Environmental and anti-nuclear groups quickly raised concerns about hidden costs such as water contamination and the dangers of long-term spent-fuel storage created by this supposedly ‘clean energy’ technique. Pointing out that only 5% to 10% of the enormous amount of water required to produce the oil could be safely returned to the environment, one writer pointed out that the rest would have to be held in tailing ponds indefinitely because of its toxicity.
Another critic, journalist and author Andrew Nikiforuk, ironically observed that: “The first country to use nuclear power to produce fossil fuel will not be highly regarded on the planet.”
Yet the world’s largest known deposits of bitumen, estimated to match the planet’s total proven reserves of conventional petroleum, continue to be too tempting for developers to ignore. Powerful corporations such as Toshiba (builder of the Fukushima Daiichi 3 power plant), Bruce Power, one of Ontario’s largest nuclear power operators, and its parent company, Cameco, one of the largest suppliers of uranium in the world, among others, are outspoken advocates for what’s been renamed “Green Bitumen.”
As reported in January 2013, despite last year’s Fukushima disaster and the recent German decision to end all use of nuclear energy, current plans being discussed in Canada now call for the installation of Toshiba’s new version of “mini” nuclear reactors in the Canadian north, with estimated deployment scheduled for 2020. As envisioned, the initial project would include an underground reactor building with an earthquake-absorbing structure capable of withstanding the region’s enormous temperature extremes.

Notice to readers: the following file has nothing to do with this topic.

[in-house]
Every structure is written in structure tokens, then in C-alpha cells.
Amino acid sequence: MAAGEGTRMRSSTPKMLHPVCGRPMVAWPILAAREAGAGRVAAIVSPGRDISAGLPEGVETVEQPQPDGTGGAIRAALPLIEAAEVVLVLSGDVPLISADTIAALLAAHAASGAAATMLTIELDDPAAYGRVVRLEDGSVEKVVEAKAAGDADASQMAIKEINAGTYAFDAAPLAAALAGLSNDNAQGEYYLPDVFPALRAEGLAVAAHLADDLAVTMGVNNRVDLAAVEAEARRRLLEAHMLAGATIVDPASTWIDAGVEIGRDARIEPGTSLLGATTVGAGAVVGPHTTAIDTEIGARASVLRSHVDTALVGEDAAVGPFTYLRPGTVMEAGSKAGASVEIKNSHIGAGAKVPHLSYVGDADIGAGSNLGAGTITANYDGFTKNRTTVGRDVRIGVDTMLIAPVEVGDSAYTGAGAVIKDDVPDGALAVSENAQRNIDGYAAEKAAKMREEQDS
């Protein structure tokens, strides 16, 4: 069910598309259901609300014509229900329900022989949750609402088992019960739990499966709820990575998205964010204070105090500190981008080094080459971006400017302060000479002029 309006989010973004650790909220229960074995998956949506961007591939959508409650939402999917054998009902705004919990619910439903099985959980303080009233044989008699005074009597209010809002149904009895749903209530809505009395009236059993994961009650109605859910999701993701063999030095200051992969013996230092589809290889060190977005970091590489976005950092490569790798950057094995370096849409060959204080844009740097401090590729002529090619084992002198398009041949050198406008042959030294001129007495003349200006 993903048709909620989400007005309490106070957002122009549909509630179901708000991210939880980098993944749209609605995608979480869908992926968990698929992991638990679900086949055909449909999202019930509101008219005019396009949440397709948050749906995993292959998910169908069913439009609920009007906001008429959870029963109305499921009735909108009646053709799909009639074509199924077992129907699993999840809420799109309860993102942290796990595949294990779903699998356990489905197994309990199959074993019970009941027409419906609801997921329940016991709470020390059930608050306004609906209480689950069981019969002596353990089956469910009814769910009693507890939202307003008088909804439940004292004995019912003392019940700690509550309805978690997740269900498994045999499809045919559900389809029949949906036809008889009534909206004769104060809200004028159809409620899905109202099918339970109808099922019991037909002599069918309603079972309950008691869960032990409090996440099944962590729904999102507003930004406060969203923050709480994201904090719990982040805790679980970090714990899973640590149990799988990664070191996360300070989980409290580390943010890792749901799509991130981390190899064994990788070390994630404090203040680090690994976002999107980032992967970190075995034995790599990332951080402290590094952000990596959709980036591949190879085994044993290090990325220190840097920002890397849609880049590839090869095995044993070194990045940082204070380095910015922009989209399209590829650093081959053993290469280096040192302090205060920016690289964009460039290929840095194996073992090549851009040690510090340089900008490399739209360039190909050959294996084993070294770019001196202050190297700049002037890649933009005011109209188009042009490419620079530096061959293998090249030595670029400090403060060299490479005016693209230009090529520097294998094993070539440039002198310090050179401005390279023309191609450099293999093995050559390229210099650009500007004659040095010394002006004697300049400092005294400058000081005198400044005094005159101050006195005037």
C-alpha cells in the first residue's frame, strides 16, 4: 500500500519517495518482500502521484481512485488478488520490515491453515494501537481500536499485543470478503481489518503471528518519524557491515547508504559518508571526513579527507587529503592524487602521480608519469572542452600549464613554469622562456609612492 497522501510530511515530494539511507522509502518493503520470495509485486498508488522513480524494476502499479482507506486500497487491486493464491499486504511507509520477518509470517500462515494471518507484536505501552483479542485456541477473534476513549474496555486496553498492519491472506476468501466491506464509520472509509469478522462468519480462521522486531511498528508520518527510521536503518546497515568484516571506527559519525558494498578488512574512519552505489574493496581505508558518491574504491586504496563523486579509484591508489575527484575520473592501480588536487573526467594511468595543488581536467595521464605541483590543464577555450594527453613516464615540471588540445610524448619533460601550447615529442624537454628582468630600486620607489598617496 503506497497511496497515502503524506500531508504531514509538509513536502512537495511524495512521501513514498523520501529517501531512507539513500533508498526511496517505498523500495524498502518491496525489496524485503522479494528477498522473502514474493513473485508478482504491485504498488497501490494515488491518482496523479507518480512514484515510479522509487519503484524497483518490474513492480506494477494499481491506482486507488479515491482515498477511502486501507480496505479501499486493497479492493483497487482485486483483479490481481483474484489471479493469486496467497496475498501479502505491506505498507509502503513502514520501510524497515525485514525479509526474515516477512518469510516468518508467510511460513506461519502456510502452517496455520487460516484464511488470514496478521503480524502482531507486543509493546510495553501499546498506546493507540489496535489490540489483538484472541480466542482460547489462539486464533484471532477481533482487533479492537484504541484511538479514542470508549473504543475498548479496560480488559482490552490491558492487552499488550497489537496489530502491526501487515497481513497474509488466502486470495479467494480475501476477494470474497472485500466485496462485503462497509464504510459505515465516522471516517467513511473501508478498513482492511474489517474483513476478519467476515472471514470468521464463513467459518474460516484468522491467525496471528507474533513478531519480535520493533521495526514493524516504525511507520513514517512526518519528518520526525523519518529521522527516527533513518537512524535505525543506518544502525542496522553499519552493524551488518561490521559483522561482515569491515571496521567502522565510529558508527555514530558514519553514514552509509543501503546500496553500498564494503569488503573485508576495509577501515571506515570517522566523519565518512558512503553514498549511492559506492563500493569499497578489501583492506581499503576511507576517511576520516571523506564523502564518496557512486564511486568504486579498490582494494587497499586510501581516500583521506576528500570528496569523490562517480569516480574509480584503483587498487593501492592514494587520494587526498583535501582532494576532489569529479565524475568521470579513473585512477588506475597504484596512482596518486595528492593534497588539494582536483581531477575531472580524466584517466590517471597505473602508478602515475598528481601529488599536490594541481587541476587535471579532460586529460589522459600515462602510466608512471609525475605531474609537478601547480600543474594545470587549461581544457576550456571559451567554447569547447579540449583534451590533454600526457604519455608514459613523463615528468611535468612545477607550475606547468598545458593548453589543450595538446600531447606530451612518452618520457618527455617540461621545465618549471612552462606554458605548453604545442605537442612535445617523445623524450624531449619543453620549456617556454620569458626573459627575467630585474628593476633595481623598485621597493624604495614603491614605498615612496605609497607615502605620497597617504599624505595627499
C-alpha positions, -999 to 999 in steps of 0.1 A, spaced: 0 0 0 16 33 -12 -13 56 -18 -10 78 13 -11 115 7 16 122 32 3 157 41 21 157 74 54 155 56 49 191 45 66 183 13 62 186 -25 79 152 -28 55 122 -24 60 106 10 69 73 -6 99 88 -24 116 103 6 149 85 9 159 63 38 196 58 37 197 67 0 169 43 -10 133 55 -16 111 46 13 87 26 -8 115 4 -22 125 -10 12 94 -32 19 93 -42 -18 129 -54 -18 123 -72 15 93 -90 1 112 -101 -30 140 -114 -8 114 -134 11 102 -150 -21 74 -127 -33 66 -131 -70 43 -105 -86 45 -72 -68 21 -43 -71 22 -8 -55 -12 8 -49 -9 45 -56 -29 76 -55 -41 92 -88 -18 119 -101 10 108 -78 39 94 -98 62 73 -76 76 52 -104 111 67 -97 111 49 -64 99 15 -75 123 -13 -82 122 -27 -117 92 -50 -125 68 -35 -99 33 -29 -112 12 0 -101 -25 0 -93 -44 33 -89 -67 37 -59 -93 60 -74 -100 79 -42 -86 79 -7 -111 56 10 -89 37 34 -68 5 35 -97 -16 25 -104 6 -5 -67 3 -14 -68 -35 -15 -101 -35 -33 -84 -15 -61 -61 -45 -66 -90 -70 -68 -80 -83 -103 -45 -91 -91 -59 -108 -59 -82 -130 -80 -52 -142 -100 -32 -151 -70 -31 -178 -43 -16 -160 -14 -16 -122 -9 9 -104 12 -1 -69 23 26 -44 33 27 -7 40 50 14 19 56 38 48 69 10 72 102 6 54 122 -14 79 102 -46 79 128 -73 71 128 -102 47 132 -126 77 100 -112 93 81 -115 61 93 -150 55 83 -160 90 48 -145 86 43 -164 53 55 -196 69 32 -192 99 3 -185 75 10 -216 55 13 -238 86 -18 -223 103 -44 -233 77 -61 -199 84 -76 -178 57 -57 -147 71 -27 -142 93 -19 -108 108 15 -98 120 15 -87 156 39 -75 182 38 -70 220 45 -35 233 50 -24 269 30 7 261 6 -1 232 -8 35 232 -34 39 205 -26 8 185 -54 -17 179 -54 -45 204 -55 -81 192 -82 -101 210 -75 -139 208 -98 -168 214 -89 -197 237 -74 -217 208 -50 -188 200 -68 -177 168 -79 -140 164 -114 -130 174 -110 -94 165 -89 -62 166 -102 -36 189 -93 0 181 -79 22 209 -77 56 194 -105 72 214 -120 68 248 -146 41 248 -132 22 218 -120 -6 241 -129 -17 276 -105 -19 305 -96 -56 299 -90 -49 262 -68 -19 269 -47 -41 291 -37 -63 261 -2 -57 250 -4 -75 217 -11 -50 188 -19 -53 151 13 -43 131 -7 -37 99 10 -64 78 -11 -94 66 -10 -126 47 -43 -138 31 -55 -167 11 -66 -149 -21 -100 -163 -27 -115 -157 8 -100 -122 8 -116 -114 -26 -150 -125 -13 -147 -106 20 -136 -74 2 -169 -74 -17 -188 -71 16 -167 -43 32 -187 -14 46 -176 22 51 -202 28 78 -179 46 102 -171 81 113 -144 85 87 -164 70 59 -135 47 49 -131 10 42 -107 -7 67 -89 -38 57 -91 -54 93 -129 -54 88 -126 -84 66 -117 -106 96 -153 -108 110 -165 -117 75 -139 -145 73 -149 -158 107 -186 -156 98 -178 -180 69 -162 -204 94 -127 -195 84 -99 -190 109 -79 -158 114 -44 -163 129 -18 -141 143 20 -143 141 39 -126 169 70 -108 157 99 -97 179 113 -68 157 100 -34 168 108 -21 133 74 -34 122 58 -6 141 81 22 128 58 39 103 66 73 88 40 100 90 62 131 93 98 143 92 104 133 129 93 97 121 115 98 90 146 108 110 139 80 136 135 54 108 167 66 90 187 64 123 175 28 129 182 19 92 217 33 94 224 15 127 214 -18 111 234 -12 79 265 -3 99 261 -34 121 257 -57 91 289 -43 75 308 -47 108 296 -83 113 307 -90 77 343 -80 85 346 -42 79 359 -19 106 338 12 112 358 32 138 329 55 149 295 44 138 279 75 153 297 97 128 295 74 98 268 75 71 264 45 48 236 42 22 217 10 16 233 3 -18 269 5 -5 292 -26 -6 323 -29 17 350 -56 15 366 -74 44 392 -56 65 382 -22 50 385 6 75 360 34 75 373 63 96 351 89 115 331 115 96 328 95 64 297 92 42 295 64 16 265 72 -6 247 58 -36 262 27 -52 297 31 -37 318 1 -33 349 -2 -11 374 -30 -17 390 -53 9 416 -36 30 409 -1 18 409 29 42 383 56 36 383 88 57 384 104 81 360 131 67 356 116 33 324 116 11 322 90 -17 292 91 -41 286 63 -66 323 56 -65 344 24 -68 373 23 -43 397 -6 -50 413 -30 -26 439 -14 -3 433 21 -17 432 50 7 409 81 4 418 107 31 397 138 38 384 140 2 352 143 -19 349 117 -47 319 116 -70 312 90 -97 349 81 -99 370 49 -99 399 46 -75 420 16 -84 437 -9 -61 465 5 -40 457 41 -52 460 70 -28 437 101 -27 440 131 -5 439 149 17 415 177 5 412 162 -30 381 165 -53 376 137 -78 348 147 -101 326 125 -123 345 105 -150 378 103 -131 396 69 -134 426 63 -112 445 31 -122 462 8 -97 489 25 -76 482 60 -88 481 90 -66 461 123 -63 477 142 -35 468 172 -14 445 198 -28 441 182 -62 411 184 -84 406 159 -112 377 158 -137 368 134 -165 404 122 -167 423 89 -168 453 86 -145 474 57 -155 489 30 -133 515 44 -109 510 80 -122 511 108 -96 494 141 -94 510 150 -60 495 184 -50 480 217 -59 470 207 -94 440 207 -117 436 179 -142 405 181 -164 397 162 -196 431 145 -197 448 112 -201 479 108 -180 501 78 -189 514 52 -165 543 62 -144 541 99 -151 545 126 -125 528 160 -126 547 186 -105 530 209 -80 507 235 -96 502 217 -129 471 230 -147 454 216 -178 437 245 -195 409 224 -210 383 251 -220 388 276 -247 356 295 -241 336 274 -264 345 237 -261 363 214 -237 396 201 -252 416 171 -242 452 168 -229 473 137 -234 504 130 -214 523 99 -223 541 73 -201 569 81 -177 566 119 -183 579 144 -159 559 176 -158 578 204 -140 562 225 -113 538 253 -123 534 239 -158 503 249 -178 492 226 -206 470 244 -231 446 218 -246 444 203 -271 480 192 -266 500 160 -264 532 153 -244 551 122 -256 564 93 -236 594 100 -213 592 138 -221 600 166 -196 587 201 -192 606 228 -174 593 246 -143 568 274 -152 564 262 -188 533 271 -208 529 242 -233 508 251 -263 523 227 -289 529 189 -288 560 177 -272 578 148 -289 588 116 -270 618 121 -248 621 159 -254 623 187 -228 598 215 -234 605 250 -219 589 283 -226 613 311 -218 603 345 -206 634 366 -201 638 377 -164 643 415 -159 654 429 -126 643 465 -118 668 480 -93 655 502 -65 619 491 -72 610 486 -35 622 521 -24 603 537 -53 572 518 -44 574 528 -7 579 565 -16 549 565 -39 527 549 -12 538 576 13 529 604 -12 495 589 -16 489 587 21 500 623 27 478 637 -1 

For more than a half-century, Canadian and American interests have shared the singular goal of developing and marketing Tar Sands oil using any and all available technologies. Yet, if climatologist James Hansen’s recent calculations that the tar sands contain as much as half of the carbon needed to raise planetary temperatures past the 2-degree-Celsius threshold required to trigger runaway climate change are factored into the equation, those interests cannot be allowed to determine our choices.
Having avoided the madness of ‘attacking’ the tar sands with nuclear weapons, can we now allow ourselves to be seduced into substituting so-called ‘peaceful’ nuclear power, only to produce planetary results which are, if anything, more threatening to global well-being? In the words of Dr. Warren Bell, founding president of the Canadian Association of Physicians for the Environment, linking nuclear power to tar sands development offers only the false hope that “the putative ‘greenness’ of the former will counteract the overwhelming ‘blackness'” of the latter.
We are, indeed, trapped between the atom and the deep, dark sands, only this time with the additional awareness that our success in extricating ourselves from this increasingly ‘sticky’ problem may well prove to be critical for the future of the entire planet.